The ART of trapping silicon and arsenic

In an effort to lower costs and improve refining margins, refiners often look for opportunities to purchase lower cost crudes or other feedstocks

Charles Olsen
Advanced Refining Technologies

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Article Summary

While these opportunity feeds can help improve profitability, there can be some unpleasant consequences. Many of these new feeds contain unknown levels of catalyst poisons such as silicon (Si) and arsenic (As). ART has seen an increase in the number of units experiencing poisoning from these contaminants in recent years as significantly more of these opportunity feeds are processed.

Silicon is probably the most widespread catalyst poison encountered in hydrotreater feeds. The main source of silicon is from delayed coker operations, which use an anti-foam agent based on polydimethylsiloxane to suppress foaming in the coker drums. The siloxane complex breaks down in the coking process to primarily cyclic methylsiloxane trimers. These species are volatile at coker temperatures, with boiling points ranging from 270-475°F (132-246°C). As a result, these compounds tend to concentrate in the overhead products and, as a general rule of thumb, 70-80% of the silicon at the coker ends up in the coker naphtha fraction. More recently, even refineries that do not have cokers are experiencing silicon poisoning of hydrotreating catalysts once thought unlikely since their feed source comes directly from the refiner’s crude unit. These refineries have begun processing synthetic or other opportunity crudes and the process of making synthetic crude often involves a coking step. In addition, it is becoming more common to use silicon additives in the drilling process, and for pipeline companies to use them for both flow enhancing performance and foaming issues. It has also been found that silicon additives are sometimes used in barge unloading.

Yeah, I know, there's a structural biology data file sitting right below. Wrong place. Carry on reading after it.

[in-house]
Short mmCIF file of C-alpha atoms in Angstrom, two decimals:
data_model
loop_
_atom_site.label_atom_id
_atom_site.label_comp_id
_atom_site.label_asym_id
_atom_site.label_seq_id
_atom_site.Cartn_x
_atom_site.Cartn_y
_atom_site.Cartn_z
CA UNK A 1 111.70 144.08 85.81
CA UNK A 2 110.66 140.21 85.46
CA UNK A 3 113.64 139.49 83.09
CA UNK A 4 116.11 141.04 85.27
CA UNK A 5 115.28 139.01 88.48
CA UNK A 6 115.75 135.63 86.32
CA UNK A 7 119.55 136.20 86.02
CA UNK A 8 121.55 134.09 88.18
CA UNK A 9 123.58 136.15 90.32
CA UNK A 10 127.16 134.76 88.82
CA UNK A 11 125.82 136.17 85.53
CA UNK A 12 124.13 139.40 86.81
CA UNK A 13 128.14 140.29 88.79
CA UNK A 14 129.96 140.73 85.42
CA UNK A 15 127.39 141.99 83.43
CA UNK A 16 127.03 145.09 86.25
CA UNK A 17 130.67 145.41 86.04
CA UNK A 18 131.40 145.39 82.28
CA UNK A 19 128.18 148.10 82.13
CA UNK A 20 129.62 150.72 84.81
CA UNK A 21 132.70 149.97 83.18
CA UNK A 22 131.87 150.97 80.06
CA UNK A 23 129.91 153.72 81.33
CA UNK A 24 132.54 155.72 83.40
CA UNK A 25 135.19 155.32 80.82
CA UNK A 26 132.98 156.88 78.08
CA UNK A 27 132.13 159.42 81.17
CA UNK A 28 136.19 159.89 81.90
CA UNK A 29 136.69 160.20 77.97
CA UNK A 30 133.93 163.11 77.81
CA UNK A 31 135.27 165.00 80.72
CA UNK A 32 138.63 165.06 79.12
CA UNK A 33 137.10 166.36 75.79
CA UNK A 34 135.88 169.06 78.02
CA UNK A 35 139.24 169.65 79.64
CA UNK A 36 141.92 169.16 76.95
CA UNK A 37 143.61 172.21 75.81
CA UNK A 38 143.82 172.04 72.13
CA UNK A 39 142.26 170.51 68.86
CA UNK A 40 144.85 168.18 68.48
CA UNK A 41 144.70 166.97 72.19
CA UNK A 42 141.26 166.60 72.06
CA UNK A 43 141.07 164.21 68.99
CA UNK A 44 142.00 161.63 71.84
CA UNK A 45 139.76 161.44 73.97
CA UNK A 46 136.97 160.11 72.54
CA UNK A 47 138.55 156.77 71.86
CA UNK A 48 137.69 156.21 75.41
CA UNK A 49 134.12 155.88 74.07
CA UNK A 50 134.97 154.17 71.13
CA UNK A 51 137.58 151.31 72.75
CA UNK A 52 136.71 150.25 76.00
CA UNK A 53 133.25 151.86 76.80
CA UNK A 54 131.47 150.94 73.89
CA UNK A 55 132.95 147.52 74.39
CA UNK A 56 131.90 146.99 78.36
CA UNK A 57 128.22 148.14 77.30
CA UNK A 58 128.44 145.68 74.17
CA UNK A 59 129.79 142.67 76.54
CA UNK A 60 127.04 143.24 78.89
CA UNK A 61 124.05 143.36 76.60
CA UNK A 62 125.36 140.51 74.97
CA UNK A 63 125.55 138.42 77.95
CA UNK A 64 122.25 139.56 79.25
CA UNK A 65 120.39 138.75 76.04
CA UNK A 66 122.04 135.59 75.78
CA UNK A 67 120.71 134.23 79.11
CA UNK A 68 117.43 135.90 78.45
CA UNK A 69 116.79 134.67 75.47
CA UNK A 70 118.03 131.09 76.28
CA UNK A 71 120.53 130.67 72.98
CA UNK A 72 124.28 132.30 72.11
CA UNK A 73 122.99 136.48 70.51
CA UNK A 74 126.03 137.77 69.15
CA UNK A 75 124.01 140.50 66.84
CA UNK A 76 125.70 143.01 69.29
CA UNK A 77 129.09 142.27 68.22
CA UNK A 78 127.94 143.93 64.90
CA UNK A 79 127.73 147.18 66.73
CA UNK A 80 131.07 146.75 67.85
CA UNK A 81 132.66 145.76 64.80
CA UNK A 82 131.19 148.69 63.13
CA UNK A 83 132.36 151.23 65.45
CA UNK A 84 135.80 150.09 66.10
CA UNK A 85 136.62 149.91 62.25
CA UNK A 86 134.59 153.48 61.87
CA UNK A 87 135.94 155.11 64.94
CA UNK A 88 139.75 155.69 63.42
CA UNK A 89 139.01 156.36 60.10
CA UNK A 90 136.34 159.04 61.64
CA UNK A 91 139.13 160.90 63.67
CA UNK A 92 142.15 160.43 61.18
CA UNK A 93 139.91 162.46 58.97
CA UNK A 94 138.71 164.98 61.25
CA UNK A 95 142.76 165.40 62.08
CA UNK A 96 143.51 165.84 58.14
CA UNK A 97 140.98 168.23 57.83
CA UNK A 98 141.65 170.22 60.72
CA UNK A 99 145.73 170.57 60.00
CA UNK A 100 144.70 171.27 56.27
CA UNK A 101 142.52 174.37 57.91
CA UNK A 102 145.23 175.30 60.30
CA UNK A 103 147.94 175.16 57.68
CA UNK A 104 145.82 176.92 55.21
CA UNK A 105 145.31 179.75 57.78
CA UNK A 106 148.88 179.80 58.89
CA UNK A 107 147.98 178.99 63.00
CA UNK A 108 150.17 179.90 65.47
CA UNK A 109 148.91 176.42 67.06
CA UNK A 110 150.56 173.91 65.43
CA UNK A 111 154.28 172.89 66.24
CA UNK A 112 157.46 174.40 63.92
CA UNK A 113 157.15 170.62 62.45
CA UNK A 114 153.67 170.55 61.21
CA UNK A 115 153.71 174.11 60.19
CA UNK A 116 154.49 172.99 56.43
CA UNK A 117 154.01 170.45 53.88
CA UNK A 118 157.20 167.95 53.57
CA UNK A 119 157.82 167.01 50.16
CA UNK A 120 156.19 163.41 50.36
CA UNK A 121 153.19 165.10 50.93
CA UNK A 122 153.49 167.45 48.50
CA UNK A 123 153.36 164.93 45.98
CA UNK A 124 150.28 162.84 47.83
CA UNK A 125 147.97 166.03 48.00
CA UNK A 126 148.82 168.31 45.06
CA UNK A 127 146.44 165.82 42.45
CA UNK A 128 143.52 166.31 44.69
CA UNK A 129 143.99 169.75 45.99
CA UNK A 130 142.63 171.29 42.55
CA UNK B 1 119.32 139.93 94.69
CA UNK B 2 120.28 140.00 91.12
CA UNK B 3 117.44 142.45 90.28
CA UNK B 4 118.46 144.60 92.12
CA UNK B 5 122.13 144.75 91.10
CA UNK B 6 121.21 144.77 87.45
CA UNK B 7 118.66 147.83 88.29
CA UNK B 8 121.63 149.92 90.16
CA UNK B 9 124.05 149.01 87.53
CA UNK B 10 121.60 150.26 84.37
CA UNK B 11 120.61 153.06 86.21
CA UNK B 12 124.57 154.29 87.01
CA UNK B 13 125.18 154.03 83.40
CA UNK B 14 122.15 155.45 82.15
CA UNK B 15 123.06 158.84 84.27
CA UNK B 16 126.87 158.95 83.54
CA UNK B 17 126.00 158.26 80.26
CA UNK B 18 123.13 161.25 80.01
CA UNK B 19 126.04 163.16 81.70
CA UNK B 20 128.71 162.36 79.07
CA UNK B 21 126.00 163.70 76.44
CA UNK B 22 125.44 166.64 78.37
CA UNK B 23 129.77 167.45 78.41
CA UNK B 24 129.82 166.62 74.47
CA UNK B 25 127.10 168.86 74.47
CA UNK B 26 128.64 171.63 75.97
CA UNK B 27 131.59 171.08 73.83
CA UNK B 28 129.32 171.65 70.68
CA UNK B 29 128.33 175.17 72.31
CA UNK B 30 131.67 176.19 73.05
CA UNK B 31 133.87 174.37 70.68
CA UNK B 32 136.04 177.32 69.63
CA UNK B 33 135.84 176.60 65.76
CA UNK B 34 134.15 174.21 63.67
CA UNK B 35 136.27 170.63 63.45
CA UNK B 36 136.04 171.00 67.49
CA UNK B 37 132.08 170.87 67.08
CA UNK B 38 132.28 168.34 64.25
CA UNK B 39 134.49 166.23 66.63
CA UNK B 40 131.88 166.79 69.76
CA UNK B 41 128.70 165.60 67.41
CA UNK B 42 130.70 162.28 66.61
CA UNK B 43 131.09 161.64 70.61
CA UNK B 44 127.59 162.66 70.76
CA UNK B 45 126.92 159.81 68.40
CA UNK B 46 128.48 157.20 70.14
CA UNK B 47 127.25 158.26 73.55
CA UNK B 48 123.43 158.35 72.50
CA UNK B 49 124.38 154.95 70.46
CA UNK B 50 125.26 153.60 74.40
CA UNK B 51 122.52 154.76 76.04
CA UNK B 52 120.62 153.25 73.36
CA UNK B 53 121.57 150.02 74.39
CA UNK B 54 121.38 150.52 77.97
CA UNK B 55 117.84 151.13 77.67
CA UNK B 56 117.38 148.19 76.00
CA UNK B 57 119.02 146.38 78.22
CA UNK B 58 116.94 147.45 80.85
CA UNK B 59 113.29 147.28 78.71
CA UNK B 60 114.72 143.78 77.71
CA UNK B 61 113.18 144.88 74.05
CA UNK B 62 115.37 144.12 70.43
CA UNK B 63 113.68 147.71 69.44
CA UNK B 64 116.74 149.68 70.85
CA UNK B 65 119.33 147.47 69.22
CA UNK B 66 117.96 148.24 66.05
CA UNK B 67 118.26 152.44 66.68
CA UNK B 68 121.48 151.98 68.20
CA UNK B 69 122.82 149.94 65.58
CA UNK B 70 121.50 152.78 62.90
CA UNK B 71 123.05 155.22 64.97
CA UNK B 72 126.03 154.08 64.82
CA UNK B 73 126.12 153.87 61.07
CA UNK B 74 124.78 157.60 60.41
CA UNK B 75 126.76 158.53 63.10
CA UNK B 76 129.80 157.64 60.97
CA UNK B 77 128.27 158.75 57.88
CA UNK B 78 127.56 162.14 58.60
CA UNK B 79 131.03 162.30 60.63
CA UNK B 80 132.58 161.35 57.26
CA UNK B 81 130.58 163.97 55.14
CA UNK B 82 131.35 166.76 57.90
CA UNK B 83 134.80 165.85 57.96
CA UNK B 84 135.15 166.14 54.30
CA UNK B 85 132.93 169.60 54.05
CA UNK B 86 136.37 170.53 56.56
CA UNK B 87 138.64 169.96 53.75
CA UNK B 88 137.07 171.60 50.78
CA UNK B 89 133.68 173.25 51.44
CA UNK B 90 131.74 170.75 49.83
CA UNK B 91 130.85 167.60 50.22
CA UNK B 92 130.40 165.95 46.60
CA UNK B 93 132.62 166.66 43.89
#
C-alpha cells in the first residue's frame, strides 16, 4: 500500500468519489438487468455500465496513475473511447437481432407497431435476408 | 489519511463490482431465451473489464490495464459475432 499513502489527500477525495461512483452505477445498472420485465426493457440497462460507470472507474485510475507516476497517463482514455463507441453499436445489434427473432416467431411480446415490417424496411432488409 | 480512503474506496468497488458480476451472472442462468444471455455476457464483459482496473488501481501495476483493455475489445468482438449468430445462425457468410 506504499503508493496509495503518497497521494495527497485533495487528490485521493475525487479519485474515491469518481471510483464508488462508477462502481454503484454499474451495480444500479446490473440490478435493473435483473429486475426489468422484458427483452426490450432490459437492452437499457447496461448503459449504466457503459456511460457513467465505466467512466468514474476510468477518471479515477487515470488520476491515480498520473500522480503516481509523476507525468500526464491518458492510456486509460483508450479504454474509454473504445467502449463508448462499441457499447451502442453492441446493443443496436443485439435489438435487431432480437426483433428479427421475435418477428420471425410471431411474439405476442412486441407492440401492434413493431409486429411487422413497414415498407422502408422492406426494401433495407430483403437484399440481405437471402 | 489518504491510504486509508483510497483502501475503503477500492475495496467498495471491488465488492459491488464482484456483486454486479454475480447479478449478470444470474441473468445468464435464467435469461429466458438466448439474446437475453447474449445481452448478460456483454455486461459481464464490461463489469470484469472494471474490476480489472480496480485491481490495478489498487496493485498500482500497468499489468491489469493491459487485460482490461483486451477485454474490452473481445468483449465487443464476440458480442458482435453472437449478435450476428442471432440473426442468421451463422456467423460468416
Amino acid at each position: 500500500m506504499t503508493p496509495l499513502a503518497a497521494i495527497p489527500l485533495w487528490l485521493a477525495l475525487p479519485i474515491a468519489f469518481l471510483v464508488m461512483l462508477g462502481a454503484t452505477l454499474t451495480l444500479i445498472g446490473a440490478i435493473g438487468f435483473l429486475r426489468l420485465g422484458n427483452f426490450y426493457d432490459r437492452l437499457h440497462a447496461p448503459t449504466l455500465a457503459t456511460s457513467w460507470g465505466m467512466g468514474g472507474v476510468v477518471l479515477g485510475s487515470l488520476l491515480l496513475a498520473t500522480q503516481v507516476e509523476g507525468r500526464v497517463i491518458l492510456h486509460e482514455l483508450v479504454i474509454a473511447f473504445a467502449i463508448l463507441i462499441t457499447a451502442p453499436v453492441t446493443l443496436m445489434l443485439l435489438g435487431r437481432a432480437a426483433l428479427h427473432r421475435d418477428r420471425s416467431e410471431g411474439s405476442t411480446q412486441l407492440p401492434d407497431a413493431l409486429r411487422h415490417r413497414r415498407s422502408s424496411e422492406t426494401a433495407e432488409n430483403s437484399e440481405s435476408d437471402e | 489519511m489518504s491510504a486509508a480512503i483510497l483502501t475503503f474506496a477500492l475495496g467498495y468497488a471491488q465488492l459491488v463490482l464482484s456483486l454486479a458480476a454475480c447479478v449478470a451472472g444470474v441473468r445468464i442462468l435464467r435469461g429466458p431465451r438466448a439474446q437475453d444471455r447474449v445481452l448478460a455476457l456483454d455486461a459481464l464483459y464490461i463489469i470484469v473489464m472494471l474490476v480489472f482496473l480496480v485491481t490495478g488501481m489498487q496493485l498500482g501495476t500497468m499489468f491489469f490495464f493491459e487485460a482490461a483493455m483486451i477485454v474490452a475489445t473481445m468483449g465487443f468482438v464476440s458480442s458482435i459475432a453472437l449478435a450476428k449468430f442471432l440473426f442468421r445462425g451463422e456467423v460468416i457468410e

In the hydrotreater, the silica fragments from the antifoam agent undergo a condensation reaction with the alumina surface of the catalyst, forming a strong chemical bond. Once the silicon is bound to the alumina surface, it cannot be removed by regeneration or other means. It is a more moderate poison compared to contaminants like sodium or arsenic, but it nonetheless results in activity loss of the order of 5-10°F (3-6°C) for each 1.0 wt% Si deposited on the hydrotreating catalyst. The impact is worse for other catalysts, which are used in processes downstream from the hydrotreater (ie, reformers, isom units). Figure 1 shows the results of pilot plant testing, which demonstrates the activity loss due to silicon contamination.